Pickett’s Charge

On July 3, 1863, Union troops repelled a massive artillery assault on Cemetery Ridge during the third day of the Battle of Gettysburg in southern Pennsylvania. During the early morning hours Confederate General Robert E. Lee ordered General Longstreet to prepare General Pickett’s troops for the assault. Longstreet advised Lee of his reservations about the success of such an advance, which he did not feel Confederate troops could sustain. Lee disregarded Longstreet and maintained his order for a heavy bombardment of Union defenses on the Ridge followed by an advance of Pickett’s men.

Gettysburg Camp, 50th Anniversary, July, 1913. Frank Edwards, c1913. Panoramic Photographs. Prints & Photographs Division
Gen. Pickett taking the order to charge from Gen. Longstreet, Gettysburg, July 3, 1864… Henry Alexander Ogden, artist; Jones Brothers & Company, cMarch 1, 1900. Popular Graphic Arts. Prints & Photographs Division

After two hours of heavy shelling, Confederate Colonel Alexander sent word to General Pickett that the Union troops were withdrawing and encouraged him to come quickly in the interval. Pickett sent his note to General Longstreet who, based on Lee’s orders and despite his own reservations, approved the charge.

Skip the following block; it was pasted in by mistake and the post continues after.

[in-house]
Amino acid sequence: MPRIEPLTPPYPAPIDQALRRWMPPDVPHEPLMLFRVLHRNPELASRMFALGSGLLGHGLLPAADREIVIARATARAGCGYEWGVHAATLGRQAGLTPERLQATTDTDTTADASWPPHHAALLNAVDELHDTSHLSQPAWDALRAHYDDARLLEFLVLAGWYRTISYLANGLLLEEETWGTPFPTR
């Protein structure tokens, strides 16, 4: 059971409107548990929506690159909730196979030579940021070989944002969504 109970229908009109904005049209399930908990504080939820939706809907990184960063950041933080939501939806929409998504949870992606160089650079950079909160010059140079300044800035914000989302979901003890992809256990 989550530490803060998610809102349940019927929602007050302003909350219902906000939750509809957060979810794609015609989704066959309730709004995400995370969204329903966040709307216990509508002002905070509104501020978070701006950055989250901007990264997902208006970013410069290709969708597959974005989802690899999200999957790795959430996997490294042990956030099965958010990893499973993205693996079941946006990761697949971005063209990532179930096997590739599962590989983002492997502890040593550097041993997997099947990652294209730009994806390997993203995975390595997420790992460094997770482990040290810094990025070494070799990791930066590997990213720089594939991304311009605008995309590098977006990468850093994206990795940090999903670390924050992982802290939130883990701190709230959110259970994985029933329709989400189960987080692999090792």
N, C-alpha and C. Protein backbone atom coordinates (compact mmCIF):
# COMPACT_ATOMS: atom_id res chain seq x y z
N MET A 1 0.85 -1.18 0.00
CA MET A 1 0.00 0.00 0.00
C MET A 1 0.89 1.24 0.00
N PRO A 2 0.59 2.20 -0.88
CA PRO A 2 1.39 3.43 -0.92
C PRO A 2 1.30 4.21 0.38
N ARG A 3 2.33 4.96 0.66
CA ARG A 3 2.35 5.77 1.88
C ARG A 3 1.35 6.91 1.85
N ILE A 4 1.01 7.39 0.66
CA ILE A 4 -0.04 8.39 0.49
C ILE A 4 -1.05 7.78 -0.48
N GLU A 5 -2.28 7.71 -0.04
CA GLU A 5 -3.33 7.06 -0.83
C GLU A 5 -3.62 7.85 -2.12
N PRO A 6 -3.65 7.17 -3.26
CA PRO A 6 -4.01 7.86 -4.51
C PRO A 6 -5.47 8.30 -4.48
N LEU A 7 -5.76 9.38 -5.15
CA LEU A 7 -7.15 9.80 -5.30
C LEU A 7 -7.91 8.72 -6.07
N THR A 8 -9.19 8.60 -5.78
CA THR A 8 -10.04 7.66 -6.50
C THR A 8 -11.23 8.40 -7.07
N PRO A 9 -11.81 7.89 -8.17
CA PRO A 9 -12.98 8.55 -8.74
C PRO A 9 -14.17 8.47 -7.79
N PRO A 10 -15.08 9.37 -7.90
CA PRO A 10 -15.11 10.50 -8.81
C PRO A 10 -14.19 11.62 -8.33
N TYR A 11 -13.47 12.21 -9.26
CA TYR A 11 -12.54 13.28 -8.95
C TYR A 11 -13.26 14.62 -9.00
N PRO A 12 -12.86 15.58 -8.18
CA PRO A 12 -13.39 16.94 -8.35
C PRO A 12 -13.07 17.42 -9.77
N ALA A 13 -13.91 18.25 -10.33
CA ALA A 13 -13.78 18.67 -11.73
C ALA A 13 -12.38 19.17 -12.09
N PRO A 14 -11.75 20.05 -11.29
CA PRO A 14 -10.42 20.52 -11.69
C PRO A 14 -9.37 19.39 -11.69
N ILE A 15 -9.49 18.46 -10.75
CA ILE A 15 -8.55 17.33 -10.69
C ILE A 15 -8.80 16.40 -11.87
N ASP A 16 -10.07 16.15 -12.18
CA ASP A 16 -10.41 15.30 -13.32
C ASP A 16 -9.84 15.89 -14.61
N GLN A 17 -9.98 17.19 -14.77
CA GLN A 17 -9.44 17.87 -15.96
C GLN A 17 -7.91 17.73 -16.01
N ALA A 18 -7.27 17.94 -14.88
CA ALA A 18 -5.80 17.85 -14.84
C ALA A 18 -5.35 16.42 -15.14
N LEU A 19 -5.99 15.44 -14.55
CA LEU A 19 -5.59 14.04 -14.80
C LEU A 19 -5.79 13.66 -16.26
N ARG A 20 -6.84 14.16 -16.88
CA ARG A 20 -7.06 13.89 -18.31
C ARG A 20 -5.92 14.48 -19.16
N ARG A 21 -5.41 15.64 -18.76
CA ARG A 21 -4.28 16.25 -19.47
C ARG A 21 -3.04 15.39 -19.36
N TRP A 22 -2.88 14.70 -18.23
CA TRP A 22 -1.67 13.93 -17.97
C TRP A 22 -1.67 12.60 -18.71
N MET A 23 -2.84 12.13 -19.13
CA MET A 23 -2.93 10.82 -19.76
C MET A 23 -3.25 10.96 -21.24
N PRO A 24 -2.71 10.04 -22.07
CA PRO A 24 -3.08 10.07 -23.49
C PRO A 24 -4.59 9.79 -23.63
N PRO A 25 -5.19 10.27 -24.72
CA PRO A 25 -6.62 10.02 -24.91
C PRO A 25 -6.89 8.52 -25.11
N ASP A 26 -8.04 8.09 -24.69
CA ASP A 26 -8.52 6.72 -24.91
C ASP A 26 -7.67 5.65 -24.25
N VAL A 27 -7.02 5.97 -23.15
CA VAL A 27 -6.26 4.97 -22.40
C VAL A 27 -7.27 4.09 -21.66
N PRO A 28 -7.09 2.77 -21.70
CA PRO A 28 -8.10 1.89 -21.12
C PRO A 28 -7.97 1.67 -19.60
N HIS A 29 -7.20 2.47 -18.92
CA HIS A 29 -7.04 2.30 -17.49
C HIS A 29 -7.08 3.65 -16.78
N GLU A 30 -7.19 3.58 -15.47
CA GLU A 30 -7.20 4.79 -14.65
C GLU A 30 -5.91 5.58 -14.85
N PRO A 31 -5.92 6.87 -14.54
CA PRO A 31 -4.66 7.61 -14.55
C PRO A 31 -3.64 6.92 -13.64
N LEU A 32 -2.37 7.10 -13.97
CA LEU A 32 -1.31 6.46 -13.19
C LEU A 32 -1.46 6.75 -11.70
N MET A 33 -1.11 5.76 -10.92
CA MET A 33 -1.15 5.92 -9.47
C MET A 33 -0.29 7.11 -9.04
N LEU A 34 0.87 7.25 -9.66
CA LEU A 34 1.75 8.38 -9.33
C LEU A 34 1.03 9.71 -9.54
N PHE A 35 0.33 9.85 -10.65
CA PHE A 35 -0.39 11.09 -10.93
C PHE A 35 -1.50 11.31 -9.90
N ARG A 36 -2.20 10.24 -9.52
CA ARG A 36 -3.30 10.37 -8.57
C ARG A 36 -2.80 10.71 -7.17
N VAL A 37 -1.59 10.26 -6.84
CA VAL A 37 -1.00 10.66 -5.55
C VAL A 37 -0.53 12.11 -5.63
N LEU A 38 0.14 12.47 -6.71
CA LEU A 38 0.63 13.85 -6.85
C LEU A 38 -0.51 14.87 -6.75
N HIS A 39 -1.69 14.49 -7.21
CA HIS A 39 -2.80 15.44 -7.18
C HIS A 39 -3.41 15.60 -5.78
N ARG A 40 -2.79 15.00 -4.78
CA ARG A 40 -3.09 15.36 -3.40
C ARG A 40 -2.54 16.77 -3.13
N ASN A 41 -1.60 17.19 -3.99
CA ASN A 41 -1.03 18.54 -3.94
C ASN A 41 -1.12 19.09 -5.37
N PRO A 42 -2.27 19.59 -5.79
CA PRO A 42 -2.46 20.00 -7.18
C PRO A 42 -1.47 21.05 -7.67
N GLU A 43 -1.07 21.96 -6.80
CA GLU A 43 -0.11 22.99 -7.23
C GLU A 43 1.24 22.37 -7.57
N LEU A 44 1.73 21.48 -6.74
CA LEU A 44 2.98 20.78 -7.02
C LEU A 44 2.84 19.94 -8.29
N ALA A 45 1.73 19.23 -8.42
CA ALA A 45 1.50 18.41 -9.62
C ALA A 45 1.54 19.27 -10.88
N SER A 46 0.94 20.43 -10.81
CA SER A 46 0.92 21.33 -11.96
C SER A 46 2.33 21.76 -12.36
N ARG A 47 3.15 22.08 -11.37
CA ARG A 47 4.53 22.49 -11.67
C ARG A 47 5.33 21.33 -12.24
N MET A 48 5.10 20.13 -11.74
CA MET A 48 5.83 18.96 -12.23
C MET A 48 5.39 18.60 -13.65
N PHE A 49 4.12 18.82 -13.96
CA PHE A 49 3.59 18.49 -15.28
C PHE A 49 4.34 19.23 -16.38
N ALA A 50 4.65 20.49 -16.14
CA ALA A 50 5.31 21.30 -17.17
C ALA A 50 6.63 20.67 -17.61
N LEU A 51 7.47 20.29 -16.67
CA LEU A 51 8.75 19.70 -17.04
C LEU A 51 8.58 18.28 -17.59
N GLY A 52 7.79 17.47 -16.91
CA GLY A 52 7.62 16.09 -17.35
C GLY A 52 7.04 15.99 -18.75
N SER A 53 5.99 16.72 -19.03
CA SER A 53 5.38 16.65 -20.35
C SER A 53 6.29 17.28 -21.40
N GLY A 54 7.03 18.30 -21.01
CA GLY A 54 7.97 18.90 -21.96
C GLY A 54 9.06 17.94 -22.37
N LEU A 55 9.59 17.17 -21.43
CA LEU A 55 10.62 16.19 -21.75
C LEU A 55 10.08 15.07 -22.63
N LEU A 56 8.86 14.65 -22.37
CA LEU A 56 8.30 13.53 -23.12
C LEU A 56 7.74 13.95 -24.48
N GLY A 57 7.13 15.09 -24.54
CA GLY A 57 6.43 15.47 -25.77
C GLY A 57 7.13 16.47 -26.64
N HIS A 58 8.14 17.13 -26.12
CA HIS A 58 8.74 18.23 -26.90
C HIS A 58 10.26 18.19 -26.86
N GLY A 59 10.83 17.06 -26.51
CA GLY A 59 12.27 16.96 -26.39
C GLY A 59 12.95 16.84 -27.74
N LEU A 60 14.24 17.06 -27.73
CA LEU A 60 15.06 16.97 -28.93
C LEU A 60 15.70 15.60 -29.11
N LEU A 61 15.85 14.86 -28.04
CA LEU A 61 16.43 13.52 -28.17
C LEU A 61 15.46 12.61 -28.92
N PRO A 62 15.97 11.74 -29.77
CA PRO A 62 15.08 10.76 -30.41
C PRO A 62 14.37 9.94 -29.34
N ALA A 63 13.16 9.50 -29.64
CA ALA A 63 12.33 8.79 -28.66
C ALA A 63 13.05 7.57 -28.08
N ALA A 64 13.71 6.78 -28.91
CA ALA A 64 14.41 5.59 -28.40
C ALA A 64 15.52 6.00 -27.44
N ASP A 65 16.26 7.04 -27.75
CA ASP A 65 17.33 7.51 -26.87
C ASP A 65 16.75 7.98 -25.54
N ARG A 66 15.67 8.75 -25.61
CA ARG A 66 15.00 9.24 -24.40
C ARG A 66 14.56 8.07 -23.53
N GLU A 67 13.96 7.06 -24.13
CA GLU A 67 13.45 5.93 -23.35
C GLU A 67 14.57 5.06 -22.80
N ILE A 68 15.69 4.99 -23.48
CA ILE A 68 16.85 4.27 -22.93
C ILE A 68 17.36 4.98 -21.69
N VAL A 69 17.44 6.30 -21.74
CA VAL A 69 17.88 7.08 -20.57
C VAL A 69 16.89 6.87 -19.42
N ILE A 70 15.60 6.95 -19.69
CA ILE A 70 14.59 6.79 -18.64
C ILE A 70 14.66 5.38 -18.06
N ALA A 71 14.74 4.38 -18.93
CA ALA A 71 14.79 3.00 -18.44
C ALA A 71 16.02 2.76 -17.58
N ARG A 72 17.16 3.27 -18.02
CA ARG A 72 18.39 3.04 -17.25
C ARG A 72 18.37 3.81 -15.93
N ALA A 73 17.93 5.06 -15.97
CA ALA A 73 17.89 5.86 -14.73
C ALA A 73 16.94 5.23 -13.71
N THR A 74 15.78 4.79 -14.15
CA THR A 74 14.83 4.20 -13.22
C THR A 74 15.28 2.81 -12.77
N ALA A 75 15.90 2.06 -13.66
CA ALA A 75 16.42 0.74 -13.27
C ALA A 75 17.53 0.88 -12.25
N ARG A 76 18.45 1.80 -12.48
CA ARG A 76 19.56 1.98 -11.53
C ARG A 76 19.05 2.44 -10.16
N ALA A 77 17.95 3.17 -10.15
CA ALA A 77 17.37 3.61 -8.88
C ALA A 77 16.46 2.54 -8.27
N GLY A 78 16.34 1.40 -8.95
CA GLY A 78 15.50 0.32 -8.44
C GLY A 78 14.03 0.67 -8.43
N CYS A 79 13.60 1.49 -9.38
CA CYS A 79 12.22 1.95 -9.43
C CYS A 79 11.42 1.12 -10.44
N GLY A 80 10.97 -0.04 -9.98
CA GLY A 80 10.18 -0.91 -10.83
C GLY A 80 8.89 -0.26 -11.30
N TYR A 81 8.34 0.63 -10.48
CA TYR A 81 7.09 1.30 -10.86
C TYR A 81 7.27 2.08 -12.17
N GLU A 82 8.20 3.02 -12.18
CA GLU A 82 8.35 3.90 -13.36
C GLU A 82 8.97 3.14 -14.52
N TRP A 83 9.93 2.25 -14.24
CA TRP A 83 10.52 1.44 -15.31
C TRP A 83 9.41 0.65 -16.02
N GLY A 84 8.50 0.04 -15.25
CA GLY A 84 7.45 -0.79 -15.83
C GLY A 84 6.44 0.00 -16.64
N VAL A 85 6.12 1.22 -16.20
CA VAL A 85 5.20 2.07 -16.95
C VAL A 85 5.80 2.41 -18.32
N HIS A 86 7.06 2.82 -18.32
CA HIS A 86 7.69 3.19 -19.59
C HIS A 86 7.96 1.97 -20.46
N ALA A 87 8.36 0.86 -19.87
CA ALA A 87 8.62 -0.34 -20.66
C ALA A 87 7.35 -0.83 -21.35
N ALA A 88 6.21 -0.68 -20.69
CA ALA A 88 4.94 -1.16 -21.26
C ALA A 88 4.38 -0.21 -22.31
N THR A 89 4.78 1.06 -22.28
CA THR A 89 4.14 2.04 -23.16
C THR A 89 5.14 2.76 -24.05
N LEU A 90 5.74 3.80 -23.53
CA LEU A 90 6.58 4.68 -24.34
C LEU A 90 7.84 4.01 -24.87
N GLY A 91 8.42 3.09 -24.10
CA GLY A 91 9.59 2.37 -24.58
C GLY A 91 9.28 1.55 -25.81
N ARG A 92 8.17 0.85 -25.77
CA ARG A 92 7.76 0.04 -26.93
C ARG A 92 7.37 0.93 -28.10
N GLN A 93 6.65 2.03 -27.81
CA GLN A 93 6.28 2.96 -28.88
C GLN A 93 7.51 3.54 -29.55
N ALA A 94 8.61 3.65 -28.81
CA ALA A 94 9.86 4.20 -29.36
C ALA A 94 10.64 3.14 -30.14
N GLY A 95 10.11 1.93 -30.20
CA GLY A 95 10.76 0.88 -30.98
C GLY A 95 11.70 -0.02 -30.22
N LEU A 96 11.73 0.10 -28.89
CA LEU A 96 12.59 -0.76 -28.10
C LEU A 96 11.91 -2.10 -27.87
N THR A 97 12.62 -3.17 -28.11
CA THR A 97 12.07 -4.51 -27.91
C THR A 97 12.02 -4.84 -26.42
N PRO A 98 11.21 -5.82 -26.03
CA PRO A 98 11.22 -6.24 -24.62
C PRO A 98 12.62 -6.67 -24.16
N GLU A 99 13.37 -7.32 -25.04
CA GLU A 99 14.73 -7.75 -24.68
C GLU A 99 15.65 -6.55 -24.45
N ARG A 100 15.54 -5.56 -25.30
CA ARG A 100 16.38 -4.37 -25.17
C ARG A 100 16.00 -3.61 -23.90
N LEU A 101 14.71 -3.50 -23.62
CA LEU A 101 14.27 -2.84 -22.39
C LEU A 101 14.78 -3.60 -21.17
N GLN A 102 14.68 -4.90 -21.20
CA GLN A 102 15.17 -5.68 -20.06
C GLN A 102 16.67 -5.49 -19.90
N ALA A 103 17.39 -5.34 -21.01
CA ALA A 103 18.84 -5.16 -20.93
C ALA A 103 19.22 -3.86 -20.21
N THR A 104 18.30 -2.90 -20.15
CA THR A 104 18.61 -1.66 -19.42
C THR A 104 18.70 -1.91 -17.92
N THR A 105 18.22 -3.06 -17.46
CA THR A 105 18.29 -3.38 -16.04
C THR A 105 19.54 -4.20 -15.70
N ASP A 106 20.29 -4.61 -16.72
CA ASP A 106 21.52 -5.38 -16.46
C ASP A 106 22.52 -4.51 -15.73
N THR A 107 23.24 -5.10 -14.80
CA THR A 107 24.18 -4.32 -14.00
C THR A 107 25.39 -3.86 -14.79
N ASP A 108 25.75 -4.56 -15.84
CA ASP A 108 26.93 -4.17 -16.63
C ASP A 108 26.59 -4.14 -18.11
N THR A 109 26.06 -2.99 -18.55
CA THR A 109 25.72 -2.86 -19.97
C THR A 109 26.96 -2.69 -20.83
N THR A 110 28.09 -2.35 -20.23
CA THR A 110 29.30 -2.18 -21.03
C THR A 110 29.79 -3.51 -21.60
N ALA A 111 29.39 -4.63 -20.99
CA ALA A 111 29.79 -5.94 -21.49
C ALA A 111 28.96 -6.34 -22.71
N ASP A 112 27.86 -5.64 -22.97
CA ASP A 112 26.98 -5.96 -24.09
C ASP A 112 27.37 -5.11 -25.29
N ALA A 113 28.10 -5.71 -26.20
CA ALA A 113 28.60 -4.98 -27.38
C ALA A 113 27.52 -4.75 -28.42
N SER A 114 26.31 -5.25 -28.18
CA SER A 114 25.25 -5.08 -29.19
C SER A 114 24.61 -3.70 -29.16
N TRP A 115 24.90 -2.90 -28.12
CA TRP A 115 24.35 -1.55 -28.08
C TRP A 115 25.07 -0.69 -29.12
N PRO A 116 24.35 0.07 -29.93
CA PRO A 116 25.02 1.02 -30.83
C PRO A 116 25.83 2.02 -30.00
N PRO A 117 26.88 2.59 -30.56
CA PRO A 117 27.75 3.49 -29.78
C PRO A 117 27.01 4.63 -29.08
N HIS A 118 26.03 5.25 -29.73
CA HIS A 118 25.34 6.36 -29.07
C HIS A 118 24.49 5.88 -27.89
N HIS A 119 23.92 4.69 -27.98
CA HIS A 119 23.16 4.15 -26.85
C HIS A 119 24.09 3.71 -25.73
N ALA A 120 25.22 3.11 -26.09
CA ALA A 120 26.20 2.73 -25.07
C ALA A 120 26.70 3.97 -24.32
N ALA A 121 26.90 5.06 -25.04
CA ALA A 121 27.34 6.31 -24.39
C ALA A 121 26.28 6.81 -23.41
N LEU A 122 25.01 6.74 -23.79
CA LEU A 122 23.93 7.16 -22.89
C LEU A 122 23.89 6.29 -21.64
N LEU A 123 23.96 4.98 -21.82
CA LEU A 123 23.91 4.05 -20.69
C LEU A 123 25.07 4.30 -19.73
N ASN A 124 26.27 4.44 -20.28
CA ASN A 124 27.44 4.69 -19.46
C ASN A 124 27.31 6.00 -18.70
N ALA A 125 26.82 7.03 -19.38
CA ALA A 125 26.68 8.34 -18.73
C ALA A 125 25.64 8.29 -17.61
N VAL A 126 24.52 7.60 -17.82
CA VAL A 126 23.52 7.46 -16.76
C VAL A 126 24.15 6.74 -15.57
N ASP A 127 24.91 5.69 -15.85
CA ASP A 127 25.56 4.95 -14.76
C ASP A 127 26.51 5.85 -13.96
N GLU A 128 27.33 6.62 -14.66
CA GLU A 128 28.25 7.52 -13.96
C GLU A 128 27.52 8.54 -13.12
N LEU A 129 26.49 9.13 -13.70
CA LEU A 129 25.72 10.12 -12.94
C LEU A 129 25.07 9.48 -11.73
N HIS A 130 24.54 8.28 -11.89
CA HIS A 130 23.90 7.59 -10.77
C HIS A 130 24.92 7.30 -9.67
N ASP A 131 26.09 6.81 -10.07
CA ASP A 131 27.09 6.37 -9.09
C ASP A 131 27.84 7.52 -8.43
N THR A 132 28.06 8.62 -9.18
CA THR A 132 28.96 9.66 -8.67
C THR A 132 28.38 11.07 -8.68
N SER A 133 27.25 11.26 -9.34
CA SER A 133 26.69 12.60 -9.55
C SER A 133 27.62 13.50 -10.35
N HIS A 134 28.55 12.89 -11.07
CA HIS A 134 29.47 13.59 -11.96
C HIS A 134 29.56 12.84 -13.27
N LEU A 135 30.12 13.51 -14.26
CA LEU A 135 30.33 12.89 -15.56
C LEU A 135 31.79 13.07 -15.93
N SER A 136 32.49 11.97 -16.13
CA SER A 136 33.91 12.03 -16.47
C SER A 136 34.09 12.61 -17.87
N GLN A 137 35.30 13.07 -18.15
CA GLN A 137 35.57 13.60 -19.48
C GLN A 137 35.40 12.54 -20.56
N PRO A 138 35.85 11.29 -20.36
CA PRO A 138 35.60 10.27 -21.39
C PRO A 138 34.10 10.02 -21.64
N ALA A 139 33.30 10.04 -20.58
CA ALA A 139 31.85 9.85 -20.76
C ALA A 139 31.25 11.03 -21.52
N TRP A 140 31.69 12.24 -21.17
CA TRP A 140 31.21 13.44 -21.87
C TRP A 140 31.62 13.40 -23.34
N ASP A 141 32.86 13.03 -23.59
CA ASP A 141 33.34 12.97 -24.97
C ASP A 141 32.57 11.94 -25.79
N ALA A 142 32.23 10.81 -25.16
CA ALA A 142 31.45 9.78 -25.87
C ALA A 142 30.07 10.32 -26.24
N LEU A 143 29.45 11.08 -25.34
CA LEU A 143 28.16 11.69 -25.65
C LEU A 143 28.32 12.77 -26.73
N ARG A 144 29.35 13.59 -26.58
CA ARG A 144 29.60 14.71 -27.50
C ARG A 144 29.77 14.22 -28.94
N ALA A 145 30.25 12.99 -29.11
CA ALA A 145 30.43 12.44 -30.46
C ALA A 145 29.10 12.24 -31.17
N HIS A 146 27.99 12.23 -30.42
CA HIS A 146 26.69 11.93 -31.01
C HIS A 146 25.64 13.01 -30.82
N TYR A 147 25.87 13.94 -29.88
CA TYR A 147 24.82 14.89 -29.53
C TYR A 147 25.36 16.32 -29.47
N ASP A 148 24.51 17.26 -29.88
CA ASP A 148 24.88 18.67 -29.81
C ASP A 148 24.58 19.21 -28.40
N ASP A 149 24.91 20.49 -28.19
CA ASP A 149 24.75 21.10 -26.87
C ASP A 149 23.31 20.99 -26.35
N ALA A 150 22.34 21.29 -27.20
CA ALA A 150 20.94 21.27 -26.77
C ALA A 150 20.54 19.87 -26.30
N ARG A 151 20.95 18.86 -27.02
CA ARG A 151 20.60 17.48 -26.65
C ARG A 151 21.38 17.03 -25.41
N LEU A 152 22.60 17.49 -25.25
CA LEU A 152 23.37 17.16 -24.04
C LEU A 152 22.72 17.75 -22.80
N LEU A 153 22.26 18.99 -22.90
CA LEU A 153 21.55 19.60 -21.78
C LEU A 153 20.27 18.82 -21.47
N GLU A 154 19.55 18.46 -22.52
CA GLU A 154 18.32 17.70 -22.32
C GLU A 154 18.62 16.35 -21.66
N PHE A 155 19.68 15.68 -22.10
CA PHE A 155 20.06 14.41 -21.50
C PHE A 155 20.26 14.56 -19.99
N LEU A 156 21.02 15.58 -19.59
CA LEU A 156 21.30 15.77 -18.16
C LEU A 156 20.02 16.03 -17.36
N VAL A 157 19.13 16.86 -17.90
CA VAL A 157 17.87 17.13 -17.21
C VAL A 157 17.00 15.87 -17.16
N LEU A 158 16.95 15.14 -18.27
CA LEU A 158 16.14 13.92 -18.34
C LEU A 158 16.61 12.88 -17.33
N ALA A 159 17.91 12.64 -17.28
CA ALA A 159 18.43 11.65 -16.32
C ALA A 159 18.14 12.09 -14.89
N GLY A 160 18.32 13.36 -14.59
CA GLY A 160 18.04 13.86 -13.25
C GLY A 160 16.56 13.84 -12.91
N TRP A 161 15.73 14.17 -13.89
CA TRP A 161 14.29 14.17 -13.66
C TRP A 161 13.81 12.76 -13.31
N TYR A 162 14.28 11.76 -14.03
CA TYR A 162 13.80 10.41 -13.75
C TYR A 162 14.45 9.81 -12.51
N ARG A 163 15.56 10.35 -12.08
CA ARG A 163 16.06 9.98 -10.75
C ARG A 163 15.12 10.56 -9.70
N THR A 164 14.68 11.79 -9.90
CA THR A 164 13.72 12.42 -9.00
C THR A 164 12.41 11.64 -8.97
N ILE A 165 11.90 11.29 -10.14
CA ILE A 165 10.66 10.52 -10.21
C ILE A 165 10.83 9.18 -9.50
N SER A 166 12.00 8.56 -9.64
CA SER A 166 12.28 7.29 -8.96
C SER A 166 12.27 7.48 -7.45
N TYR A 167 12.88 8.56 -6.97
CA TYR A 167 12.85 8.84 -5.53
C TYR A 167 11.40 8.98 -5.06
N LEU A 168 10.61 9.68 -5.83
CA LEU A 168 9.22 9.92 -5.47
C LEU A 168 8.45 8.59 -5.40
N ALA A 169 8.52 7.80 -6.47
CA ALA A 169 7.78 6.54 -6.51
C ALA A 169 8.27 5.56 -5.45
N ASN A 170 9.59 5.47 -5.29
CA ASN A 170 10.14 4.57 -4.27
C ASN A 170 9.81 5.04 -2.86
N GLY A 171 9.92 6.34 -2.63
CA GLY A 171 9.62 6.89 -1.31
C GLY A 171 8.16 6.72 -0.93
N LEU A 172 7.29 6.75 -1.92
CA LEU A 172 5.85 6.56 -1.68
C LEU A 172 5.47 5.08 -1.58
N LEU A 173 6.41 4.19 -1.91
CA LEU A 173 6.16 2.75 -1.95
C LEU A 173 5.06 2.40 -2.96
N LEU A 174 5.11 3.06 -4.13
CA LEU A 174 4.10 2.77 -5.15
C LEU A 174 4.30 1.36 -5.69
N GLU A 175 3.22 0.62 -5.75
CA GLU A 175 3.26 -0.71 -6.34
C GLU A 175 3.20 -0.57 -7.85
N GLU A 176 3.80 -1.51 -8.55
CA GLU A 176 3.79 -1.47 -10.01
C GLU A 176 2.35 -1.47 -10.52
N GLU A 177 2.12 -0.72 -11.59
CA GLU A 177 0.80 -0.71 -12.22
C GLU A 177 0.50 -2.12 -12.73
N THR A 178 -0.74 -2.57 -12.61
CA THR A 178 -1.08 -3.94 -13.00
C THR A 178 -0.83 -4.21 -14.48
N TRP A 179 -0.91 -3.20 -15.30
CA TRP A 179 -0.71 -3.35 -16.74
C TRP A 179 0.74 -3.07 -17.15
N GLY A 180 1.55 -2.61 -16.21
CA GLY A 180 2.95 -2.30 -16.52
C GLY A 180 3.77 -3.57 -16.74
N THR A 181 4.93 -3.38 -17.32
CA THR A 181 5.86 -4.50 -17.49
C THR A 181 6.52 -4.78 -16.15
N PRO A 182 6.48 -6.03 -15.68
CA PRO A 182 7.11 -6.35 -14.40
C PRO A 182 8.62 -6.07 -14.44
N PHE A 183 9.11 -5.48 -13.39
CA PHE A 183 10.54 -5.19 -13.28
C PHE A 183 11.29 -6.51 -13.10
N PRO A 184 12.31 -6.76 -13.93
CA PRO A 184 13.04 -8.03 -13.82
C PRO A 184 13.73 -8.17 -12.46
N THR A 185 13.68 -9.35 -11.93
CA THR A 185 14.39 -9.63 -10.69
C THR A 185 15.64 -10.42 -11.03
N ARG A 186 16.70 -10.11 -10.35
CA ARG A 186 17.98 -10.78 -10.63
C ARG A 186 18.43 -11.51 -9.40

The attack, commonly known as Pickett’s Charge or Longstreet’s Assault, was an attempt to penetrate the center of Union forces on Cemetery Ridge. During the attack, only one Confederate brigade temporarily reached the top of the ridge—afterwards called the high watermark of the Confederacy—led by Brigadier General Lewis Armistead who, just before being shot, yelled, “Give them cold steel, boys!”

The charge ultimately proved disastrous for the Confederates, with casualties approaching 60 percent. As a consequence, Confederate General Robert E. Lee was forced to retreat and ultimately abandon his attempt to reach Washington, D.C. via Pennsylvania.

The Battle of Gettysburg. N.Y.: Printed by Wm. C. Robertson; Published by Thomas Kelly, c1867. Civil War. Prints & Photographs Division